Jam Sandwich (James) asked:
When sending a spacecraft to the moon (230,000 miles away) - at a rough guess at about 8,000 mph, how did the command module reduce its speed in space (no friction) to land in a graceful way on the Moon?
This is all based on rockets and thrusters. The moon landing was done by going into orbit around the moon, and then a small command module detached and went down to land on the surface, using thrusters to control the speed and angle of descent. In the rocket or thruster it pushes gas out of the rocket, so the gas pushes the spaceship in the other direction.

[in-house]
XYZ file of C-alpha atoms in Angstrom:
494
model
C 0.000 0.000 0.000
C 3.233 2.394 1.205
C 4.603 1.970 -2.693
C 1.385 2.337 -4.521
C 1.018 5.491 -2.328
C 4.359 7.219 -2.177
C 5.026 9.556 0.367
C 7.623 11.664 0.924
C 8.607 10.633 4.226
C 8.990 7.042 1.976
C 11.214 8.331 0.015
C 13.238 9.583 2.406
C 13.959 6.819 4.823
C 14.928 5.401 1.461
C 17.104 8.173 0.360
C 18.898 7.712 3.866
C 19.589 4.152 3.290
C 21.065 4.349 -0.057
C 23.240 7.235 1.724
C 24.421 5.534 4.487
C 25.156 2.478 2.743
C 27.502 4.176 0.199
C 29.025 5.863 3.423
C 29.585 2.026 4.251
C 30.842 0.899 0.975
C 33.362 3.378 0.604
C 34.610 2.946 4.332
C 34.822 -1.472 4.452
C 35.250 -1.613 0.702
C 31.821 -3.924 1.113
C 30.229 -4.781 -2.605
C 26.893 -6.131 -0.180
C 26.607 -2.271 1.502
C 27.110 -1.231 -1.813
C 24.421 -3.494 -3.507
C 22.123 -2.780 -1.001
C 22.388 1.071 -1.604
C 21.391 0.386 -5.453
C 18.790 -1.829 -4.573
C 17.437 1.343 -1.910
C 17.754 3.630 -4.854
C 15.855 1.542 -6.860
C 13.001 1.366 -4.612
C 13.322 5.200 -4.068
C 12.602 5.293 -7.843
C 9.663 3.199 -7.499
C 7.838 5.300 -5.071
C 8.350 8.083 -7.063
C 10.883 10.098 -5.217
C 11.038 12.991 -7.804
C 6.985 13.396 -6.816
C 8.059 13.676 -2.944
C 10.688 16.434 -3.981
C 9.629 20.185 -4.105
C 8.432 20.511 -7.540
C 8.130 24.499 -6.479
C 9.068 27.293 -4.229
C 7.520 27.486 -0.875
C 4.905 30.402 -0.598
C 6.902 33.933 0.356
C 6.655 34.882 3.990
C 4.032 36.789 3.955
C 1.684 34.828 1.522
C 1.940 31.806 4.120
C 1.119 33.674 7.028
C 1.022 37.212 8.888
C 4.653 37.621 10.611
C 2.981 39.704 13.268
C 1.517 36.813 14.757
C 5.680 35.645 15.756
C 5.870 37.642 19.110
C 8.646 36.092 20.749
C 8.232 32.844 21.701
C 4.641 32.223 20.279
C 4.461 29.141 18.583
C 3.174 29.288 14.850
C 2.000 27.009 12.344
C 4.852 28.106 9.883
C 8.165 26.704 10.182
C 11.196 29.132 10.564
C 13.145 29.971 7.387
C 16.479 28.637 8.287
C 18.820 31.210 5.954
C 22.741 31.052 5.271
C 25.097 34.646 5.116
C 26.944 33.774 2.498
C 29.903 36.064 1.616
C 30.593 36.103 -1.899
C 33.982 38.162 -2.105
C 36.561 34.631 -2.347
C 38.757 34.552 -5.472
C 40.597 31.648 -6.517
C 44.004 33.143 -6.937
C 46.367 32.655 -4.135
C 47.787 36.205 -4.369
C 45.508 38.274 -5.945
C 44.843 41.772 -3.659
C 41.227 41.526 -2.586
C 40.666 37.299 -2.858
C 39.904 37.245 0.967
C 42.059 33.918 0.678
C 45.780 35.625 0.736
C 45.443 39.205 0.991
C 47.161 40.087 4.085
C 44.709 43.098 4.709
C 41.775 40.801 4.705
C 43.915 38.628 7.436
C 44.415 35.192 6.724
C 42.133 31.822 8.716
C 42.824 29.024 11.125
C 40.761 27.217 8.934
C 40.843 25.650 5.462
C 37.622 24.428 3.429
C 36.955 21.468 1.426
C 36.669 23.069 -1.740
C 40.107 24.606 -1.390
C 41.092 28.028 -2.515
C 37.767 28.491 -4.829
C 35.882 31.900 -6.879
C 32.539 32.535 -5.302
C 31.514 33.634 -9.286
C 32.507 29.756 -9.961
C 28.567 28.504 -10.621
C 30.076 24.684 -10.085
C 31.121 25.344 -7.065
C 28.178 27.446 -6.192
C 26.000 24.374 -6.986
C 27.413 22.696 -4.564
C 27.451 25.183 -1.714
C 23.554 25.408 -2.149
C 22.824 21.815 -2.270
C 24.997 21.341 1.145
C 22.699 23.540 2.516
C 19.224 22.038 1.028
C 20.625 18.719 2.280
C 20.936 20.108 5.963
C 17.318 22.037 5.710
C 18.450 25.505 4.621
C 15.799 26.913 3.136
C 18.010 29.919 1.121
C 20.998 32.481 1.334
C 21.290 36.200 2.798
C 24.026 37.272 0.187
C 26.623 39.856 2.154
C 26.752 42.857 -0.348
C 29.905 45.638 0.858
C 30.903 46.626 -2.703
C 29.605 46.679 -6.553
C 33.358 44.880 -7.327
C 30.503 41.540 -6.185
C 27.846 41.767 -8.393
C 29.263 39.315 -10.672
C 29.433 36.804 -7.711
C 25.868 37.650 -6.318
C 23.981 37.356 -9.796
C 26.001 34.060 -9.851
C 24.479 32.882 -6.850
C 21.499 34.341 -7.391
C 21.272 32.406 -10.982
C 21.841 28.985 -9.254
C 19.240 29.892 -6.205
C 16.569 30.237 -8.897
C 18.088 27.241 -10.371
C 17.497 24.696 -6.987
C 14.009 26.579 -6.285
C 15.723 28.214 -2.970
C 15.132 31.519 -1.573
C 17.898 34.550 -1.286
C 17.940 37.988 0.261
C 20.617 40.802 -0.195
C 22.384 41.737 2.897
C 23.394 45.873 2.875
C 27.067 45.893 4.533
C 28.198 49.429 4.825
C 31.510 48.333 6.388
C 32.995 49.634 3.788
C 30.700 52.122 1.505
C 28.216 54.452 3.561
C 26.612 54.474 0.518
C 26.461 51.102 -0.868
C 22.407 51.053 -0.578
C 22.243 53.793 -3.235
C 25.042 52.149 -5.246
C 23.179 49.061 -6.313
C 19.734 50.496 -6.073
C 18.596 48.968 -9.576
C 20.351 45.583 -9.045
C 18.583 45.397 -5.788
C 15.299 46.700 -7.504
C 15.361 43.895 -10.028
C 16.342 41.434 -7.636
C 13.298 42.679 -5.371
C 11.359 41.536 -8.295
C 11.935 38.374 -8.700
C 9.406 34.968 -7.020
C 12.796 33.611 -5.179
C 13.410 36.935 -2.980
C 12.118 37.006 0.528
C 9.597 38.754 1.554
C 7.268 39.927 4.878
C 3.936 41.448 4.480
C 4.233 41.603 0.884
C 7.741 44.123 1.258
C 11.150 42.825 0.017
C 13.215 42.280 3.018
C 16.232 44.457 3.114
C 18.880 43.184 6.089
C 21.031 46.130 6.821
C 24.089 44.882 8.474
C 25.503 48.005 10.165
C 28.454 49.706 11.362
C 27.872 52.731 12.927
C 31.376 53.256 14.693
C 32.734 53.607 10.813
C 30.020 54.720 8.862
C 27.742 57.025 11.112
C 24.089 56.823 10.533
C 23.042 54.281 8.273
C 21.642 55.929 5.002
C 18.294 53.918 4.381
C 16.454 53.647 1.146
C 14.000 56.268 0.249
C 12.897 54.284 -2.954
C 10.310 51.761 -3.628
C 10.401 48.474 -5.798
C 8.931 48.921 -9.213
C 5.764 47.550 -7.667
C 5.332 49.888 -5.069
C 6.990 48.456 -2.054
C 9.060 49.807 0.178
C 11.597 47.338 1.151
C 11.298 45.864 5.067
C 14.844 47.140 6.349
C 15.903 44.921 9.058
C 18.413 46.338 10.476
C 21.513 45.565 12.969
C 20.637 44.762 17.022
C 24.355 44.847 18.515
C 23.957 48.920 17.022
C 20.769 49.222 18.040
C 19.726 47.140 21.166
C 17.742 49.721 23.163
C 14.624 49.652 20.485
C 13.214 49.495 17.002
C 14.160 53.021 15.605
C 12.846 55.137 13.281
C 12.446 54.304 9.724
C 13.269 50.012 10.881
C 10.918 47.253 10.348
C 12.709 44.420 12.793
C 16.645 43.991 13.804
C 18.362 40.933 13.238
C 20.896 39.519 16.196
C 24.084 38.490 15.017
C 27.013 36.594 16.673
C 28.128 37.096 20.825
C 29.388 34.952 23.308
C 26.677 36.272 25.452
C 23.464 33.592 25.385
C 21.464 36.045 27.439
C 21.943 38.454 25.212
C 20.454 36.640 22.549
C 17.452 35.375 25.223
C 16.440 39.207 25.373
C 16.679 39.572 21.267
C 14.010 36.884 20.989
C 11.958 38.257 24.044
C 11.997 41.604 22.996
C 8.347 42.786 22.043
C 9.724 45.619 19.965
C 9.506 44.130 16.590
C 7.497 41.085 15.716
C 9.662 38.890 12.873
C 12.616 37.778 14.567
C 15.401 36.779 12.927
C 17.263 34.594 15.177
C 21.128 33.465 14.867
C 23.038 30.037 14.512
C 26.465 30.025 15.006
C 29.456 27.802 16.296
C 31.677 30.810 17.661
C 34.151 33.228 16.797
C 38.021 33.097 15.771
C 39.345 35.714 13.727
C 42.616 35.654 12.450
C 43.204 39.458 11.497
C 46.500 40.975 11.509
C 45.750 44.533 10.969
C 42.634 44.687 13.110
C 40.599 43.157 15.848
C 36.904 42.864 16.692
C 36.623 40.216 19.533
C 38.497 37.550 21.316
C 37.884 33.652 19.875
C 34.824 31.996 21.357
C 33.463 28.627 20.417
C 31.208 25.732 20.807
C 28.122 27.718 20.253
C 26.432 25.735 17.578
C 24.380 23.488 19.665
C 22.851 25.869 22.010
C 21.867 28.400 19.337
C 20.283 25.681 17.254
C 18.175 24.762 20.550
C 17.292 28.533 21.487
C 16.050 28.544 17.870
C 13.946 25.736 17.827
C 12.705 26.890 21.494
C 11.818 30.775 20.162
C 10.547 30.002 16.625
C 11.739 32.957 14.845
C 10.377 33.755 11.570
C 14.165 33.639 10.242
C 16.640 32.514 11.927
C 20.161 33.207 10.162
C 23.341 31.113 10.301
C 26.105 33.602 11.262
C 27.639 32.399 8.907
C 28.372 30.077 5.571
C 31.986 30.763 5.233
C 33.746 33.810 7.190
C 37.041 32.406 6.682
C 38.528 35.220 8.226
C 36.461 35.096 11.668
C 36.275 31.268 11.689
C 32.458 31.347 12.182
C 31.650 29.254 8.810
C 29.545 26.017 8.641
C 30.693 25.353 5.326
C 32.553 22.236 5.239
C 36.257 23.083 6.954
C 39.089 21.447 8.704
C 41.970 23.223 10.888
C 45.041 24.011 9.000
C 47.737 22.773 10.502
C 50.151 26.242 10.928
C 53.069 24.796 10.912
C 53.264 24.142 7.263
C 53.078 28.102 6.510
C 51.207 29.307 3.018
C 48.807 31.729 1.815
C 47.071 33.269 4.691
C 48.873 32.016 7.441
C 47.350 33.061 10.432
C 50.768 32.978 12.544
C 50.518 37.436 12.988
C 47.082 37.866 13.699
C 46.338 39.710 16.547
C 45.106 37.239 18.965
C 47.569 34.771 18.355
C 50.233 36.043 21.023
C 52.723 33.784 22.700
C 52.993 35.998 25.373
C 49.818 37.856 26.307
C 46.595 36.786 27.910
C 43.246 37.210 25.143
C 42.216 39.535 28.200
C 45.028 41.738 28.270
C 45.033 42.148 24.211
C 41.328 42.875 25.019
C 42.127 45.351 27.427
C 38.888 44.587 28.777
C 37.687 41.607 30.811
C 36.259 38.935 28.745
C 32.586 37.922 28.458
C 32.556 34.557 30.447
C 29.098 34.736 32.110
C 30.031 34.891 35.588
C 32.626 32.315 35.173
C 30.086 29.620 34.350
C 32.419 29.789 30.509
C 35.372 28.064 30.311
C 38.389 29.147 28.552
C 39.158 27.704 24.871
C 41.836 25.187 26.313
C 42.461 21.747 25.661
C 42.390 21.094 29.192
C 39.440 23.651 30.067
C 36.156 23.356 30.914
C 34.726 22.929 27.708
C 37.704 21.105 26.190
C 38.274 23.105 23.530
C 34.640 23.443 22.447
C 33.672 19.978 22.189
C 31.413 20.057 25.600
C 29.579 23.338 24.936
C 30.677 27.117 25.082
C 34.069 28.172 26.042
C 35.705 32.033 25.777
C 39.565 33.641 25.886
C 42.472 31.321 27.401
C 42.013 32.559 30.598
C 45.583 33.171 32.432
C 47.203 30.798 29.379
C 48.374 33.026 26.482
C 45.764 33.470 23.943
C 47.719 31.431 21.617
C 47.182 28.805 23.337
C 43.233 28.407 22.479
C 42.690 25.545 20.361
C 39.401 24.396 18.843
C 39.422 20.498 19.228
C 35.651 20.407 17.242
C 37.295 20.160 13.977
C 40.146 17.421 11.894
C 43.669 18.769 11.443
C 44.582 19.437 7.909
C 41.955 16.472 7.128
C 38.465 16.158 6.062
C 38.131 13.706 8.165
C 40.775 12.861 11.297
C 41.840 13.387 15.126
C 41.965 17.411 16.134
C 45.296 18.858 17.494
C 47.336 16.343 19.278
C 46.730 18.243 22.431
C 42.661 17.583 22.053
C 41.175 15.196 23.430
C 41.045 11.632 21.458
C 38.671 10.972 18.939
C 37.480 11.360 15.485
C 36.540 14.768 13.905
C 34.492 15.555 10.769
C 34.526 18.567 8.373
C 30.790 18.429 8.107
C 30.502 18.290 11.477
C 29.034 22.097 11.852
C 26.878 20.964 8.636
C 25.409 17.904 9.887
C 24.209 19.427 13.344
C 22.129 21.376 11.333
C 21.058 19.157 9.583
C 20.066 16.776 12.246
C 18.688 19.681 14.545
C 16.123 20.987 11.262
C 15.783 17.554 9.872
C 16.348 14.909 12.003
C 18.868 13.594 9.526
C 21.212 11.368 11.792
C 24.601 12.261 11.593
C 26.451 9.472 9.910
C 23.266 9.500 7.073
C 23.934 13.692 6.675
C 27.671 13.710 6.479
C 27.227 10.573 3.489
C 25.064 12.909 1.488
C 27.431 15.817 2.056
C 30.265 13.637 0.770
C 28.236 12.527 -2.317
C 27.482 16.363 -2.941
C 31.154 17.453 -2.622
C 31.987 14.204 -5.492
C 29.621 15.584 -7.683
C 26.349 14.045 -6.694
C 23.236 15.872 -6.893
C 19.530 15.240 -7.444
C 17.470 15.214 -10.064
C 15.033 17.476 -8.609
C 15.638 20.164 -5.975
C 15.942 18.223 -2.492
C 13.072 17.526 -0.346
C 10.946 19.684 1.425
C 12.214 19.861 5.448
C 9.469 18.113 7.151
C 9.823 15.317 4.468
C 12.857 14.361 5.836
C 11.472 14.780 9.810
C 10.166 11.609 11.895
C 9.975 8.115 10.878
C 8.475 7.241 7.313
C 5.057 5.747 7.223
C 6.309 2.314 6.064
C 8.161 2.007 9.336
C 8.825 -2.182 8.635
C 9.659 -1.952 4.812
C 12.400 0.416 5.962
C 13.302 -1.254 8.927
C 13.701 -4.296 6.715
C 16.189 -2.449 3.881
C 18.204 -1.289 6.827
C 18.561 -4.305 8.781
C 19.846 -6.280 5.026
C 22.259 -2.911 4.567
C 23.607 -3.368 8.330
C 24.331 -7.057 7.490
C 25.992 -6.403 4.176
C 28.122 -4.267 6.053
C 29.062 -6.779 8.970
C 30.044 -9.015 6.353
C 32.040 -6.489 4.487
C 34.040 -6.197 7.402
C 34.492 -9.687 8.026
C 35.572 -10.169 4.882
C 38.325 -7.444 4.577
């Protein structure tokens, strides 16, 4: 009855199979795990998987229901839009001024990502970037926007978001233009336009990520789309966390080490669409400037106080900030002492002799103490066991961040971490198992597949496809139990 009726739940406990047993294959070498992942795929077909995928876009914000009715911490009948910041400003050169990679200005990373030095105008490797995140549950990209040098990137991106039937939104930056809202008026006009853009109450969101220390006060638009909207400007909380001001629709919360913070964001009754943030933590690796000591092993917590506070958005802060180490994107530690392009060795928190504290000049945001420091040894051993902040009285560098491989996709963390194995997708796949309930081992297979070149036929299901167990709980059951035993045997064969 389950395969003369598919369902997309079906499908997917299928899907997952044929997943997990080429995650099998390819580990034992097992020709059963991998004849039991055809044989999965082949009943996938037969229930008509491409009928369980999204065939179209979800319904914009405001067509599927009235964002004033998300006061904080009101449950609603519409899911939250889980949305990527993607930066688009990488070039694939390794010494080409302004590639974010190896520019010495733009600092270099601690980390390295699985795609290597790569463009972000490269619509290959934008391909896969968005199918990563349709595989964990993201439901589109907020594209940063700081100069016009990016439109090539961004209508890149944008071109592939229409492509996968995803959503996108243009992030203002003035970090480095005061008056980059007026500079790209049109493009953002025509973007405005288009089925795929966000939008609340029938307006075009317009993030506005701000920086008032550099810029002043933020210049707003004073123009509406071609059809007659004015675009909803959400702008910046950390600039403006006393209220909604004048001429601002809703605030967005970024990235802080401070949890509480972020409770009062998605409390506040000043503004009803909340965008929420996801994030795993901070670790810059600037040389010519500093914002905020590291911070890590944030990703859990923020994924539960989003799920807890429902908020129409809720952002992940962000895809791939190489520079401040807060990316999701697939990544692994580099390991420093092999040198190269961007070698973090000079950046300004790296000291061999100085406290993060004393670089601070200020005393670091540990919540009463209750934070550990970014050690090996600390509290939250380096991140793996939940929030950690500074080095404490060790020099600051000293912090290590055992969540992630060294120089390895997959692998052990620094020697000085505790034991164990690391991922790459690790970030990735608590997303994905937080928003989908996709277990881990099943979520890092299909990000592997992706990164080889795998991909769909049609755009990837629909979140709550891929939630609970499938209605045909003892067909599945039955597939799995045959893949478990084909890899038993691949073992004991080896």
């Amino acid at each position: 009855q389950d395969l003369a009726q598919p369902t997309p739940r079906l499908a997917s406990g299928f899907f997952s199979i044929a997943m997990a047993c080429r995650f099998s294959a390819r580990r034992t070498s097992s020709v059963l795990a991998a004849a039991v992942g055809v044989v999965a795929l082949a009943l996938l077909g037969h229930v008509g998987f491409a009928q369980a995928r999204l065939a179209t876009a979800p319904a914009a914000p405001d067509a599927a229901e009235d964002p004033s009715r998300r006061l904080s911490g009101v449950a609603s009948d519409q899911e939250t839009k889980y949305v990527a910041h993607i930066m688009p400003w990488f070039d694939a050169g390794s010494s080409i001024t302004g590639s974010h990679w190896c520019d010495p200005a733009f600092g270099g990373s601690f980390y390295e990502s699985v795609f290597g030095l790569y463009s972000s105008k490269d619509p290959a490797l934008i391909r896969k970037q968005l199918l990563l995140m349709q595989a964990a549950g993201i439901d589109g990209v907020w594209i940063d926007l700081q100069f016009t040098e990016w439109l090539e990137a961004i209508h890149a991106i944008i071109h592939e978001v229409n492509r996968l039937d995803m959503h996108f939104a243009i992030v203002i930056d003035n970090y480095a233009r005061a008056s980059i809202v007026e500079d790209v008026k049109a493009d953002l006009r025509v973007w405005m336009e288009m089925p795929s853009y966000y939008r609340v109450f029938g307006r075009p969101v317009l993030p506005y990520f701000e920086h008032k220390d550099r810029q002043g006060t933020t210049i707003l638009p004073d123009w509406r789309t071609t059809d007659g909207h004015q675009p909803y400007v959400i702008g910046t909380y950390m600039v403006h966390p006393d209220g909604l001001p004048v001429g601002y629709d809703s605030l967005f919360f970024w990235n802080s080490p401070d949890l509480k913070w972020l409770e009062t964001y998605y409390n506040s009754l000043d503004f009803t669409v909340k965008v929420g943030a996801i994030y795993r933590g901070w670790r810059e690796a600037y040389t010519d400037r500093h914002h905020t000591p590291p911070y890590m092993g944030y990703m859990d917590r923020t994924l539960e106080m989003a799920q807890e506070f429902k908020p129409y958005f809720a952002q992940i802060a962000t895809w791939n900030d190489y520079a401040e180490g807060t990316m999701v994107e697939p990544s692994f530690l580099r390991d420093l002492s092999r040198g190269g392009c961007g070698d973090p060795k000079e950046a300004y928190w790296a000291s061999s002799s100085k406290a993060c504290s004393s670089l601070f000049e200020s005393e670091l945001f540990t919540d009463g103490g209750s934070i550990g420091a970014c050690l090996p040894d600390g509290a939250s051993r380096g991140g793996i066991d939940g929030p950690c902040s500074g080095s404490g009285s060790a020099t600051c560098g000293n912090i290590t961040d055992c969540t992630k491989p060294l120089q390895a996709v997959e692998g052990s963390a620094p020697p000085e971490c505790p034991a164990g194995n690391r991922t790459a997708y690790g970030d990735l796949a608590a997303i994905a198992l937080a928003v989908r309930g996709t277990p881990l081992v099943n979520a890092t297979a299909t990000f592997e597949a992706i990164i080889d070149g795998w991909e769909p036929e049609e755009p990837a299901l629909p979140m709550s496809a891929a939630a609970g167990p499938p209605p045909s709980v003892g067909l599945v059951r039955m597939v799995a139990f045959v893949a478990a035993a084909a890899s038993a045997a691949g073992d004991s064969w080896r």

Actually, there was a hair-raising moment during Neil Armstrong’s moon landing. The landing is usually all computer controlled, but he realised that they were going to land in a boulder field, which would basically cause them to crash. He took manual control away from the computer, and landed safely with only 16 seconds of fuel left.